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Posted at 12:41 PM ET, 06/09/2012

Danny Espinosa and the challenge of switch-hitting


(Al Behrman - AP)
It is hard to be a switch-hitter, even beyond the extra batting practice and mental maintenance it requires. When one body and one mind house two independent hitters, it can be slam-your-head-against-the-wall frustrating. Danny Espinosa knows that too well right now. He feels invincible from one side of the plate, clueless from the other. He cannot make them meet in the middle.

As a right-handed hitter, Espinosa has hit like an all-star. Espinosa only has 45 plate appearances against left-handed pitchers, but after two more doubles last night he is batting .368/.467/.684 – that’s a cool 1.151 OPS. Everything makes sense to him from the right side.

“I feel like no one can get me out,” Espinosa said. “I feel pretty good. I have a good approach up there. I know what I can hit, and I know what I can’t hit. I feel good.”

As a left-handed hitter, Espinosa has been barely playable. Espinosa has 178 plate appearances, and after a groundout and a strikeout last night he hitting .191/.273/.293 – that’s a dismal .566 OPS. He cannot figure his swing out, and does not even know where to start.

“It’s been real weird for me,” Espinosa said. “My whole life, I was a better left-handed hitter. It’s kind of just a confusion thing. I don’t understand it.”

The notion of Espinosa hitting from the right side in every at-bat is a nonstarter. Espinosa has been a switch hitter since he was 5 years old, and he cannot pick up the ball from a right-handed pitcher while batting right-handed. The view is too foreign for him to even approach being a good hitter against major league pitching.

And so Espinosa is left to figure out how he can improve his left-handed swing. Somewhere along the line, he knows, he developed a small loop as he begins his swing, which threw off his timing. While trying to fix that glitch, he began thinking too much about other aspects of his approach. He is getting closer, but it was a large hole he had to dig out of.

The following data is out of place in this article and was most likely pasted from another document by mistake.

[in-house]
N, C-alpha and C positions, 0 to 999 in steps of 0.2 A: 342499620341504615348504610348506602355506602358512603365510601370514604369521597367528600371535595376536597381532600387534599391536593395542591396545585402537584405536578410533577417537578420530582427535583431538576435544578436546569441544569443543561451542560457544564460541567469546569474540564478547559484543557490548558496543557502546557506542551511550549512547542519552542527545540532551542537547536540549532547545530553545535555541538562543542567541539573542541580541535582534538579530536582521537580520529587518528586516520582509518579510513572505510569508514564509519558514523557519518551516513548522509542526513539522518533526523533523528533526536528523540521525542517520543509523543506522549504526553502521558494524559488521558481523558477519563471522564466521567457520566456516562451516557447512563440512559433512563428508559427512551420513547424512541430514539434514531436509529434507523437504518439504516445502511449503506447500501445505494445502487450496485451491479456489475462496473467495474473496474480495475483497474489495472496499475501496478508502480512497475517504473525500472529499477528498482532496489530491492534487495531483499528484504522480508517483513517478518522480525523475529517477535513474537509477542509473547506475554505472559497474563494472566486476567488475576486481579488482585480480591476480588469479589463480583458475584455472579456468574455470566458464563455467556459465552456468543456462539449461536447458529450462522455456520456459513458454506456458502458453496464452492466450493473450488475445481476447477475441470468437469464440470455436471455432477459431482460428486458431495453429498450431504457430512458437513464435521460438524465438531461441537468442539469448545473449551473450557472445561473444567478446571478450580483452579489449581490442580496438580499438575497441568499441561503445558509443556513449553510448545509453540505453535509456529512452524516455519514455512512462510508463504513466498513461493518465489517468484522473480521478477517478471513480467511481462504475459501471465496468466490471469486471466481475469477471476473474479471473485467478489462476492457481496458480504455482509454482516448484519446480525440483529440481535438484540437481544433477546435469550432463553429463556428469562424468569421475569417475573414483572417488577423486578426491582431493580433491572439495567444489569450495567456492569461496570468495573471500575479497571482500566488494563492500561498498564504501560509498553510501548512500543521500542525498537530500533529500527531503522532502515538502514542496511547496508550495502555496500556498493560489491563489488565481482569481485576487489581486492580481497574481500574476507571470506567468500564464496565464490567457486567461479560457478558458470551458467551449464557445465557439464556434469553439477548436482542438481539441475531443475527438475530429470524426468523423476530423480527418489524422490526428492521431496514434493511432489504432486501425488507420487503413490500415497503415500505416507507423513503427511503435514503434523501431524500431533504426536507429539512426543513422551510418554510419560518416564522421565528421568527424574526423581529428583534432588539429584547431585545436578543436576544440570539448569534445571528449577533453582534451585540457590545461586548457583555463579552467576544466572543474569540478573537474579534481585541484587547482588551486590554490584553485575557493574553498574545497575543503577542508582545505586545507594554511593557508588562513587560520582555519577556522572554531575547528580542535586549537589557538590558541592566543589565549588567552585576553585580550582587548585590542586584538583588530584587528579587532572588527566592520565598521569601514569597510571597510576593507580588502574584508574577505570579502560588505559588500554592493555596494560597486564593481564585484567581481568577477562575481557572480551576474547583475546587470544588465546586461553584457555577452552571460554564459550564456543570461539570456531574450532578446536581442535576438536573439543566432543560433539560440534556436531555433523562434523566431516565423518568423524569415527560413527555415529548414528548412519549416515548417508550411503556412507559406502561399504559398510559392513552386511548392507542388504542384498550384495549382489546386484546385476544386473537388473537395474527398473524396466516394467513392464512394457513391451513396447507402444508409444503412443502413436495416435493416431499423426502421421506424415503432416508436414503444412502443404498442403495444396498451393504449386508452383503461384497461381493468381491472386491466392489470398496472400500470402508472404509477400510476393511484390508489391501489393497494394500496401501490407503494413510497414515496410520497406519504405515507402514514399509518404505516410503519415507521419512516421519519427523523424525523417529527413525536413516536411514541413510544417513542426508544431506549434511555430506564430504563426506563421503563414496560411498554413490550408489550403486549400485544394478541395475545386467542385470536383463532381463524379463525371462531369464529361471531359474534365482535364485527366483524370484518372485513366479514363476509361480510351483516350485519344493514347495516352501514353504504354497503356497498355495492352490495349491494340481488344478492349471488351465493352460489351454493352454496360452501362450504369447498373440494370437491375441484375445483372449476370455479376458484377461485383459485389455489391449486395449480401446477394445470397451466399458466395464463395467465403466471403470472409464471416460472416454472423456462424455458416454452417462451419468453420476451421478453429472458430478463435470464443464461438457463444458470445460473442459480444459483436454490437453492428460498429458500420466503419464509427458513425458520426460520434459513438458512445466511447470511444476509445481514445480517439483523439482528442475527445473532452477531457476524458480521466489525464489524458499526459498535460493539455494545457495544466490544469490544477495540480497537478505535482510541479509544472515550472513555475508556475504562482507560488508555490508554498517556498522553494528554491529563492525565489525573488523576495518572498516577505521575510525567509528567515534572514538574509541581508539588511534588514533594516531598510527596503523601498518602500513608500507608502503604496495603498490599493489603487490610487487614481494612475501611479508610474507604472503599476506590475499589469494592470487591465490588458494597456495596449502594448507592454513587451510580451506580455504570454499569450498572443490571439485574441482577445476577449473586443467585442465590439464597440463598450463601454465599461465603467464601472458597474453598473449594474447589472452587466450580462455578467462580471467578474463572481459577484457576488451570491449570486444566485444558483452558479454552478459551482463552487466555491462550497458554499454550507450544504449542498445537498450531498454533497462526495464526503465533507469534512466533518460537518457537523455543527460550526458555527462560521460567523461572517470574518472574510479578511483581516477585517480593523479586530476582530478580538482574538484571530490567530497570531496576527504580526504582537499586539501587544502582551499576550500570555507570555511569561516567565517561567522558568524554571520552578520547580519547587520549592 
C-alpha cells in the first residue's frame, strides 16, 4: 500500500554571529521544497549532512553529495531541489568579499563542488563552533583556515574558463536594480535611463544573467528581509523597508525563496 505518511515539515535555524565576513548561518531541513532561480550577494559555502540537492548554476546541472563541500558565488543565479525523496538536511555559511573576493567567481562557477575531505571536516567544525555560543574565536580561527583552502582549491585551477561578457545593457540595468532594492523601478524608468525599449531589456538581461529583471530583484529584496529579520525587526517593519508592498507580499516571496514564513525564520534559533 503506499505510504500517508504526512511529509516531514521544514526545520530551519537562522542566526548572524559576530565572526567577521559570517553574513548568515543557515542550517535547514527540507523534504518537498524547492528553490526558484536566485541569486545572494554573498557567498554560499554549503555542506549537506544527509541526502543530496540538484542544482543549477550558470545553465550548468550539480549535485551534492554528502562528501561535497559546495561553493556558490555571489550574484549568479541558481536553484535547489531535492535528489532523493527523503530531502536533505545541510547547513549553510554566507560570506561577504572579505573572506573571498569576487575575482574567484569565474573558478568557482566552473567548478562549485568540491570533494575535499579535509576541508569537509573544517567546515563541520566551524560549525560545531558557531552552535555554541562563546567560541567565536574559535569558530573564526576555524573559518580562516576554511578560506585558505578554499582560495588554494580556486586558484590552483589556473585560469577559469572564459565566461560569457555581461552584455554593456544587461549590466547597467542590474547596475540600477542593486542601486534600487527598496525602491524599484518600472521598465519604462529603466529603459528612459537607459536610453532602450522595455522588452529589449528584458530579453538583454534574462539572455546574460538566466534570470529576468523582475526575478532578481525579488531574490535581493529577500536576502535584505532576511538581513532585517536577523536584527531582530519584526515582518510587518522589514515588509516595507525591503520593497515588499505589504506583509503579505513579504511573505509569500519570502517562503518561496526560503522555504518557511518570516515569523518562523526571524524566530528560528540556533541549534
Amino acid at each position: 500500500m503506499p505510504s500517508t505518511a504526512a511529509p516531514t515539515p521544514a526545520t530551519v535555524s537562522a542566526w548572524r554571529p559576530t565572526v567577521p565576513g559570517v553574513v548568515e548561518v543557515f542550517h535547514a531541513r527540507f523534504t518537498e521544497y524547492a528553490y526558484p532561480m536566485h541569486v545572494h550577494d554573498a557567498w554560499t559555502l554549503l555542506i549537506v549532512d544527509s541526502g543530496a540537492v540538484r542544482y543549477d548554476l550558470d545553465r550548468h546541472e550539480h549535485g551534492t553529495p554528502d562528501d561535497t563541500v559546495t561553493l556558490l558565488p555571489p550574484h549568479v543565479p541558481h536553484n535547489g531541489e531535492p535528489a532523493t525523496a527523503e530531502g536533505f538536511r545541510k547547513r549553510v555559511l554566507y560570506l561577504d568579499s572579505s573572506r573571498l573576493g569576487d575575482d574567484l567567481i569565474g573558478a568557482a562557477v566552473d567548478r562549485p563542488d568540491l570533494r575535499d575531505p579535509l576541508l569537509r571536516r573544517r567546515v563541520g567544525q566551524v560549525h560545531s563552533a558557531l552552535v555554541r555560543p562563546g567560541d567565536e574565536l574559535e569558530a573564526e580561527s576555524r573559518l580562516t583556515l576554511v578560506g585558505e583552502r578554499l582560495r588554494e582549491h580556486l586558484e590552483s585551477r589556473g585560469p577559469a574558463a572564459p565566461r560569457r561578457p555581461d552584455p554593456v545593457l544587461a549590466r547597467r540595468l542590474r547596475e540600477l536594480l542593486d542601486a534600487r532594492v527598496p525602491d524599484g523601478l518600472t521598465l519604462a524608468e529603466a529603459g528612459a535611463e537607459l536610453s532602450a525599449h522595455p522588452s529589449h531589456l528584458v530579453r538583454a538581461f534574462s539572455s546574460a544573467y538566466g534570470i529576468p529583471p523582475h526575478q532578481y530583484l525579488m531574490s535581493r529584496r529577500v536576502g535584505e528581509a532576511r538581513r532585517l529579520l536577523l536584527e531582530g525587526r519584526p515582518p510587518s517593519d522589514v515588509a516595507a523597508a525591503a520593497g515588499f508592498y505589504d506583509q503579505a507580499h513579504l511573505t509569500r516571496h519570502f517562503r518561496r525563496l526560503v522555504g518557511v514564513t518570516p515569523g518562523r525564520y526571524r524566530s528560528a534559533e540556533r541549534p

“I definitely have a different approach, left and right,” Espinosa said. “Left-handed, I just feel like I’m not using my hands enough. I feel like I’m using my shoulders, my body, almost trying to create too much rather than using my hands. Right-handed, I try to use my hands. I try to flick the bat, and my body gets there. My strength will get there I feel, as long as my hands are on time.

“It’s just been a work in progress this whole year. It gets frustrating at times, because my whole life I’ve been a better hitter left-handed. I’m just like, ‘Why am I all of a sudden struggling left-handed?’ Right-handed, I can’t get out. I just got to keep with it.”

Espinosa is one of the hardest working hitters on the team, a trait that sometimes actually gets him in trouble because over-analysis. It is not easy trying to solve his left-handed swing, especially as his own right-handed swing is virtually taunting it. Two hitters, one body.

“I feel like they’re so different,” Espinosa said. “Right-handed, I have a whole lot more movement. Right-handed, my top hand is so dominant, I feel like I can put the batter wherever I want and get to where I need to be to hit. Sometimes left-handed, I over-think it. I try to be too fine. I try to be too perfect. That’s what’s creating the bad swings too much when I hit. I don’t’ find myself swinging right-handed at bad pitches. Left-handed, I find myself going out of the zone. Not some of the time; a lot of time this year, I’ve been going out of the zone. So maybe it’s one of those things, I need to go up there completely clear-headed and not think anything.”

By  |  12:41 PM ET, 06/09/2012

 
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